January 1998

It’s my first foray overseas. I’m visiting my daughter, who’s living in Cairo in an apartment with a broken floor, which you enter via a grand marble staircase. We breakfast at a kosherie on a bowl of lentils, rice and noodles which we can flavour from two jugs, one chilli sauce, one garlic sauce – definitely not to be mistaken for jugs of water.

Then we enter the markets. People often murmur “Welcome” to us, and there are gentle comments “You are beautiful” directed at my daughter – although they may well be lascivious comments. I’m not a good judge. The markets are thick with people, horses, mules, trolleys, bikes and even cars. The road is deep in rubbish: there’s small fire burning some of it. Men dump plastic tarps on the ground and open them to reveal trousers, towels, underclothes, sox. Women walk past with impossible bundles on their heads. We dodge and bump and forge ahead, tunnelling a path through the crowd. Stalls cluster by categories – hair products, cushions, jewellery, mandarins and dates, round flatbread puffed into fragile domes. Men skin and fillet chickens, a bucket at their feet to catch gizzards and blood. Soldiers with guns sit on wooden chairs at the edge of the path. Sometimes my world is simplified to the strap of my daughter’s backpack which I grip to make sure I don’t lose her.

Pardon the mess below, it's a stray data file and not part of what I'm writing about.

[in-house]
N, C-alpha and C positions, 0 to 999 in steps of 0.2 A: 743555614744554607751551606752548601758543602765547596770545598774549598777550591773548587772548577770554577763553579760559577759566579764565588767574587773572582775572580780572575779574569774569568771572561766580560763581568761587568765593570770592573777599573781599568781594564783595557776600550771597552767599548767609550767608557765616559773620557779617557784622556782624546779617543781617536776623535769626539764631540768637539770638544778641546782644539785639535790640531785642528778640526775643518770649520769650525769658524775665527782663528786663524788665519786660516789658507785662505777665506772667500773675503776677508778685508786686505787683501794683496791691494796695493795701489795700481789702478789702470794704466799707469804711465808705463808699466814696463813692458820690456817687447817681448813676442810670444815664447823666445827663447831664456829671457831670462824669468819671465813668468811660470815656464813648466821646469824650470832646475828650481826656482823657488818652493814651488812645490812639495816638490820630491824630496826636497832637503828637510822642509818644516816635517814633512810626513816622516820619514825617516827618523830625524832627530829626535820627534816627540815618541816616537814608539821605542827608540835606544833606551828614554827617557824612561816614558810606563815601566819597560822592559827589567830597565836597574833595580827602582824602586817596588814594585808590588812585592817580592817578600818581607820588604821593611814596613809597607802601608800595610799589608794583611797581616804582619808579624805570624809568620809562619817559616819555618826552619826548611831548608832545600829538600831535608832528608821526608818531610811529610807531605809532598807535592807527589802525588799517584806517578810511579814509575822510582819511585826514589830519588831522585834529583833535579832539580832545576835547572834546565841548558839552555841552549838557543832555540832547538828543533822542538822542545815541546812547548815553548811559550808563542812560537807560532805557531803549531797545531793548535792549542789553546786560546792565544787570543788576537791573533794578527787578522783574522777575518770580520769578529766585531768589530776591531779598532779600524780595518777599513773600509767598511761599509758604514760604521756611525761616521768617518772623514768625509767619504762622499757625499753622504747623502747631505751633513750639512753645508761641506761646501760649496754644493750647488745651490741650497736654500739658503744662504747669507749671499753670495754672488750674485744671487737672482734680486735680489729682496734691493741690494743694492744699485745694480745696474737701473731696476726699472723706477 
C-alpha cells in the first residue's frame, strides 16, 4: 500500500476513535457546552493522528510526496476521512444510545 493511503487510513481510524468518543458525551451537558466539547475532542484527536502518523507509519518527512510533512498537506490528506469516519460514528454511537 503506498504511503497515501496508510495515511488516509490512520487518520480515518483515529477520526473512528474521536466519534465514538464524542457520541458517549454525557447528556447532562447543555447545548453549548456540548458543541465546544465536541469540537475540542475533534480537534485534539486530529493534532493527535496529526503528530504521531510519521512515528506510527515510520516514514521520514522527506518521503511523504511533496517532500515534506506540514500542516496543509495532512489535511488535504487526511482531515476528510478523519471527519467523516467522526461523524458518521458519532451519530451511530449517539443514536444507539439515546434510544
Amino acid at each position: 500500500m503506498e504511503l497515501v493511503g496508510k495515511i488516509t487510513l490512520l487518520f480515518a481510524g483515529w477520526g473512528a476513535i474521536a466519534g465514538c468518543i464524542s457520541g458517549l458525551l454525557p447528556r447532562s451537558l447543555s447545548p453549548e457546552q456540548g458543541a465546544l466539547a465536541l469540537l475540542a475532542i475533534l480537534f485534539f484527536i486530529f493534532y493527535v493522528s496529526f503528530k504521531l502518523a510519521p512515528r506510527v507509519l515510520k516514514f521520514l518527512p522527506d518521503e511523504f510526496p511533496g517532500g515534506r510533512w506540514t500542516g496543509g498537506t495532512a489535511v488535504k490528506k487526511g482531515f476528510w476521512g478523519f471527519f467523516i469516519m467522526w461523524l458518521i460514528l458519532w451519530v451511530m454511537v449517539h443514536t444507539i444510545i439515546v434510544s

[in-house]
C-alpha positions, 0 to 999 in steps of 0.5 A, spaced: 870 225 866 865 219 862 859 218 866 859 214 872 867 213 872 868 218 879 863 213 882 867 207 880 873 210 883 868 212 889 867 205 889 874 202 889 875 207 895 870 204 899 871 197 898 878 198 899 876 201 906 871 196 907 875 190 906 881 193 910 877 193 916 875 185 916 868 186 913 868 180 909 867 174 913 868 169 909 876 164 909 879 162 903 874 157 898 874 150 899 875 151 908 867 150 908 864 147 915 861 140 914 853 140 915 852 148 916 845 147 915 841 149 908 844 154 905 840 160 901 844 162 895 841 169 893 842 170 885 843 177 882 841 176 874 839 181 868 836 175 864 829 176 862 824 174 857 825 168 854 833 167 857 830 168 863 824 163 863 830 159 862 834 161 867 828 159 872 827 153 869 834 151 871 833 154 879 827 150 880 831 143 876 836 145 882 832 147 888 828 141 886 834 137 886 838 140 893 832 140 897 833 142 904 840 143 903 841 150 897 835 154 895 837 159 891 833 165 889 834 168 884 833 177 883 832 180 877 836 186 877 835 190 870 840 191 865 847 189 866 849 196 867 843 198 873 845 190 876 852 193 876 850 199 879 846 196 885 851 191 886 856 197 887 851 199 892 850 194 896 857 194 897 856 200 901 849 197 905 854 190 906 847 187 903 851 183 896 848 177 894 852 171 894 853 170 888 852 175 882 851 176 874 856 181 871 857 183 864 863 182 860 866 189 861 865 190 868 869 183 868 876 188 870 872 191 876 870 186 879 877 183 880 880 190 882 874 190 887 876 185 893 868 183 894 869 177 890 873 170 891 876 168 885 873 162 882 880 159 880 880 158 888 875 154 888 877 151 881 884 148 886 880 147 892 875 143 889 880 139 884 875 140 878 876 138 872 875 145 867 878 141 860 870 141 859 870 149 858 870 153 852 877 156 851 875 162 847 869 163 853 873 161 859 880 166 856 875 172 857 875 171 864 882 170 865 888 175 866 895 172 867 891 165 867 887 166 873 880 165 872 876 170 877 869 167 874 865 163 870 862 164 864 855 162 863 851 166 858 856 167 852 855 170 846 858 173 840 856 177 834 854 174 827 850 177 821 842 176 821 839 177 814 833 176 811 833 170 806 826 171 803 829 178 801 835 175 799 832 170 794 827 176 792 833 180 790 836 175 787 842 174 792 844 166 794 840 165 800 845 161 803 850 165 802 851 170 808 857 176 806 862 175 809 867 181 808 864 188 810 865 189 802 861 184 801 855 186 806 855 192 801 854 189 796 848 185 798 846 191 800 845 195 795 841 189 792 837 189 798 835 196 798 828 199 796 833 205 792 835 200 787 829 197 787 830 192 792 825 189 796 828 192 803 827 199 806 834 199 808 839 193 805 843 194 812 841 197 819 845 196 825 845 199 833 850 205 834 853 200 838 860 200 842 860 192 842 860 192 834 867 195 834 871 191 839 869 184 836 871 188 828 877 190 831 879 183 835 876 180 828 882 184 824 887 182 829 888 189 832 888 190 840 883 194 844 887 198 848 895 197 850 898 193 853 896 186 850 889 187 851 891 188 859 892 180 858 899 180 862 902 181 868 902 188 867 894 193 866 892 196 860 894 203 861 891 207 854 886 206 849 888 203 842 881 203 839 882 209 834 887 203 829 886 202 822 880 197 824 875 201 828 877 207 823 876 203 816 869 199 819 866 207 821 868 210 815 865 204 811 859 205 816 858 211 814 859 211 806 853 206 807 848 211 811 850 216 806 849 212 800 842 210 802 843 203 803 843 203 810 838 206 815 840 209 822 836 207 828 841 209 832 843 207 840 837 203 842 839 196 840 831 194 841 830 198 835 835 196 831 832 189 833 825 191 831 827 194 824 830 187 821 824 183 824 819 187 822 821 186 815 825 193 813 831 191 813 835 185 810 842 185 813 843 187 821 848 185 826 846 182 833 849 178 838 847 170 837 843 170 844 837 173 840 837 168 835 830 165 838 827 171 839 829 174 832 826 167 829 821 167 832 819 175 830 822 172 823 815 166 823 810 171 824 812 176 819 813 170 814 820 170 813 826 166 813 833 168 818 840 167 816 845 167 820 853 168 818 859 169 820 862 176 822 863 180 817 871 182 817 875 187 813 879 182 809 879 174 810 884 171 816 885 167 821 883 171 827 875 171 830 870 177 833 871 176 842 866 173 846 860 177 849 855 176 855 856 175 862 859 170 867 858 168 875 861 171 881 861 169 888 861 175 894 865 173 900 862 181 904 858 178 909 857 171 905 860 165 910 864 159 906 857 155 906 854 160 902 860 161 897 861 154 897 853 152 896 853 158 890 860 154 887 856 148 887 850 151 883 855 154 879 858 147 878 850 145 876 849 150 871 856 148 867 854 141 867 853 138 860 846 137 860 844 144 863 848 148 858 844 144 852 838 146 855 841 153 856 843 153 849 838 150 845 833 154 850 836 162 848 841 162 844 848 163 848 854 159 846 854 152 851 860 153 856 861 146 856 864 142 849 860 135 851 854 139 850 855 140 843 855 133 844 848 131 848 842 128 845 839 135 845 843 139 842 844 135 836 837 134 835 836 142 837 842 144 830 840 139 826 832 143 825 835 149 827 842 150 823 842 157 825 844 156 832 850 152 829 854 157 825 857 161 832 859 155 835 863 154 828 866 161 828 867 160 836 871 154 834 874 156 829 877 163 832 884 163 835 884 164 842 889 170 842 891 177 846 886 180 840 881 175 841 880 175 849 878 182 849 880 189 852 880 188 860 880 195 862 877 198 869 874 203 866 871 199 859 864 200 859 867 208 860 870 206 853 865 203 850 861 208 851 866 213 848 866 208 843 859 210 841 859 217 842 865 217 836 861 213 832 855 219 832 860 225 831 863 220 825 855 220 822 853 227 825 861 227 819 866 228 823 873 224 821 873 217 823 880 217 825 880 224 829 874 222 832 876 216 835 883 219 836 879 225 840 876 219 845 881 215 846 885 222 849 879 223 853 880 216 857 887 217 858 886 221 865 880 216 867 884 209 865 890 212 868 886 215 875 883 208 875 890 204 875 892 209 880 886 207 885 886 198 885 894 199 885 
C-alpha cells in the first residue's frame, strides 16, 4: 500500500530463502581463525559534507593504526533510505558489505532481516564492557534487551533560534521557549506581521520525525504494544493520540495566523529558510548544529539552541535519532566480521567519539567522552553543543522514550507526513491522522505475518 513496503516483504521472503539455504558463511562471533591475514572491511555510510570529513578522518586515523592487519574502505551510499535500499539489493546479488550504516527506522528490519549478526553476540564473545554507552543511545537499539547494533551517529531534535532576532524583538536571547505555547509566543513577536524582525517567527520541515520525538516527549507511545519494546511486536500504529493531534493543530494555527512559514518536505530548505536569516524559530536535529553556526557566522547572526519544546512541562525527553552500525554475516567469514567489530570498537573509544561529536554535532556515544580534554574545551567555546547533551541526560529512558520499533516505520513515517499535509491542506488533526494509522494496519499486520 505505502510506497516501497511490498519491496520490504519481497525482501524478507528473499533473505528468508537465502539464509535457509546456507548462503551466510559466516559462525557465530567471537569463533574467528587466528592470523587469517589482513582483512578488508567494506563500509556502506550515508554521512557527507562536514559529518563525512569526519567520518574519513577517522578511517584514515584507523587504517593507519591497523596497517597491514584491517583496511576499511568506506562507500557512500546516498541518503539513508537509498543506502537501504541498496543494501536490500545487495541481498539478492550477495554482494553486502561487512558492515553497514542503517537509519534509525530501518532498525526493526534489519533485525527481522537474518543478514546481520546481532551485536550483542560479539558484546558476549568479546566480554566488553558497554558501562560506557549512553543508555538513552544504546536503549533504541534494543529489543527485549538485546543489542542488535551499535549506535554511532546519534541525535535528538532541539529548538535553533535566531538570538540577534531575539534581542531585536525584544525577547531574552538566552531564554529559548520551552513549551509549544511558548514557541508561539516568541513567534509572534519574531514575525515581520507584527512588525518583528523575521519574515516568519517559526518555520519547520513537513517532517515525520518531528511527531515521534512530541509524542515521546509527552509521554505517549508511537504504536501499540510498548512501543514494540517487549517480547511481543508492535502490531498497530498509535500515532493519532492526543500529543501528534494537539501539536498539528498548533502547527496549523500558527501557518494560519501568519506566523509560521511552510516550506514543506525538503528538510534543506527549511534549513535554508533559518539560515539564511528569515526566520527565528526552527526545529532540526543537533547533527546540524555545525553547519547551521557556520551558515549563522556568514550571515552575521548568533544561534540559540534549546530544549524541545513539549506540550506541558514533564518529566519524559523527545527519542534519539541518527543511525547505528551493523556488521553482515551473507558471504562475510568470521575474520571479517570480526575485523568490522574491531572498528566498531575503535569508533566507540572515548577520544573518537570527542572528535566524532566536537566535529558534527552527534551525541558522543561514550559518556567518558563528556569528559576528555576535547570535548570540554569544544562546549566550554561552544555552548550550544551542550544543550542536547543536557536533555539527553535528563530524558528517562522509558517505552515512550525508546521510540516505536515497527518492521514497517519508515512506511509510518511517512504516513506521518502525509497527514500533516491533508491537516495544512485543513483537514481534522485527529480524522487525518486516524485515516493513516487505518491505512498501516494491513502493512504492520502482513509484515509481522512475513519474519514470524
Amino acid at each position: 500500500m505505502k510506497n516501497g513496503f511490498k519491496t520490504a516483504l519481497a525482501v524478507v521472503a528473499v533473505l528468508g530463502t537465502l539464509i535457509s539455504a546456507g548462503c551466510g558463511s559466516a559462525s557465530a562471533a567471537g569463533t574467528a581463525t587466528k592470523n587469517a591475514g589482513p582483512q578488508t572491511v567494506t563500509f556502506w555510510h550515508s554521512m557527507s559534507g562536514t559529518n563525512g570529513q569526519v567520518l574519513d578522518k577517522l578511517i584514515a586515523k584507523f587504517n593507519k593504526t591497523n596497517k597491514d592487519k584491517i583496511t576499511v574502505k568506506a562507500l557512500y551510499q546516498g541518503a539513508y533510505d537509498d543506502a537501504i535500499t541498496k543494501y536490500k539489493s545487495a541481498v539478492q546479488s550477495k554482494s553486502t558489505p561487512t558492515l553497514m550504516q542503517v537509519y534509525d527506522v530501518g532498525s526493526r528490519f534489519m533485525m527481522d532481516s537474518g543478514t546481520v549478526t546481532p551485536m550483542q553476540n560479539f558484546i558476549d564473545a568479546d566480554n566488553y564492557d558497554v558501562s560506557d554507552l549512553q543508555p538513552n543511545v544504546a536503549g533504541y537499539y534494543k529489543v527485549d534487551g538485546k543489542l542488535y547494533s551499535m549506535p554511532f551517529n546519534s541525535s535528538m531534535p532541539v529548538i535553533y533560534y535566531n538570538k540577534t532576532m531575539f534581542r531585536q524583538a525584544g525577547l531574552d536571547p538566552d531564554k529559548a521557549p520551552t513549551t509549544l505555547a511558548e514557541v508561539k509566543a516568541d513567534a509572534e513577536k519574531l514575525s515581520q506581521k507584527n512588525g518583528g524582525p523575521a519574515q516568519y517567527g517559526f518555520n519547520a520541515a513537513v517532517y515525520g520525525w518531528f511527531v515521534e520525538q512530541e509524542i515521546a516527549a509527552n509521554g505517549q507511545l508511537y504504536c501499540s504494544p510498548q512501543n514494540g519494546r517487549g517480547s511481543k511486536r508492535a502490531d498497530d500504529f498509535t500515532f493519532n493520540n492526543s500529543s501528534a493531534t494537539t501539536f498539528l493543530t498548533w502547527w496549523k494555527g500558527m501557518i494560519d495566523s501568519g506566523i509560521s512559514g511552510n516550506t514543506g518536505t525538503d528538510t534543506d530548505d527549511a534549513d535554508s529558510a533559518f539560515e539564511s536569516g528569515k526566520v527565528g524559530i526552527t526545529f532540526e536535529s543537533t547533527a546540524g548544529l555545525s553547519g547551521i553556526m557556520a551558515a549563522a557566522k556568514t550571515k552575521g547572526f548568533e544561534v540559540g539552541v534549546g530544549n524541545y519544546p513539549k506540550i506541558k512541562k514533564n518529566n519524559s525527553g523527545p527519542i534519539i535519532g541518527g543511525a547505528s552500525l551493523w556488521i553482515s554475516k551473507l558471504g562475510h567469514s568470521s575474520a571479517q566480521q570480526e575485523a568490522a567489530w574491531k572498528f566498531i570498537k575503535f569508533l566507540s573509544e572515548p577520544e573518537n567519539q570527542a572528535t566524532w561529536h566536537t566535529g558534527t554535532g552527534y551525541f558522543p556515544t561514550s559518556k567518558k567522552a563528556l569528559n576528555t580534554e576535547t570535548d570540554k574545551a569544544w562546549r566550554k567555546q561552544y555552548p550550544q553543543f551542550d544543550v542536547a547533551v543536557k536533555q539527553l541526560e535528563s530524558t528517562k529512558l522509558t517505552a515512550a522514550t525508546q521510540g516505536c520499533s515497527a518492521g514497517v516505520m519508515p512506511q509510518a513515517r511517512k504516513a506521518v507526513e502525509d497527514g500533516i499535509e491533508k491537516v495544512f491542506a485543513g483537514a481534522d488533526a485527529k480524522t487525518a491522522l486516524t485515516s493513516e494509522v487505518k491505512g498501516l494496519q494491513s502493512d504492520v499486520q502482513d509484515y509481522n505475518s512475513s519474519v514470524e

We come to a less busy street and are waylaid by a man in a brown robe who ushers us through scaffolding into the Mausoleum of Qalaun. He draws us closer with a beckoning finger as he points out the octagonal dome with stained glass windows: the screens made of cedars of Lebanon; carved stucco; the name of the prophet in mother of pearl inlaid in marble in exquisite panels.

We pay him – my daughter haggles – and begin to climb the semi-ruined and propped up minaret to a rubbly rooftop. The spiral staircase, winds tightly around itself, my fear of heights wobbling into my legs and fighting with my desire to look out over Cairo. I complete the climb on all fours, emerging onto the minaret balcony contained by a rickety wooden fence, a drop directly down into the market.

I look out: minarets, domes, the citadel, the chunky square houses of ordinary Cairo. The city reverberates to the three o’clock call to prayer.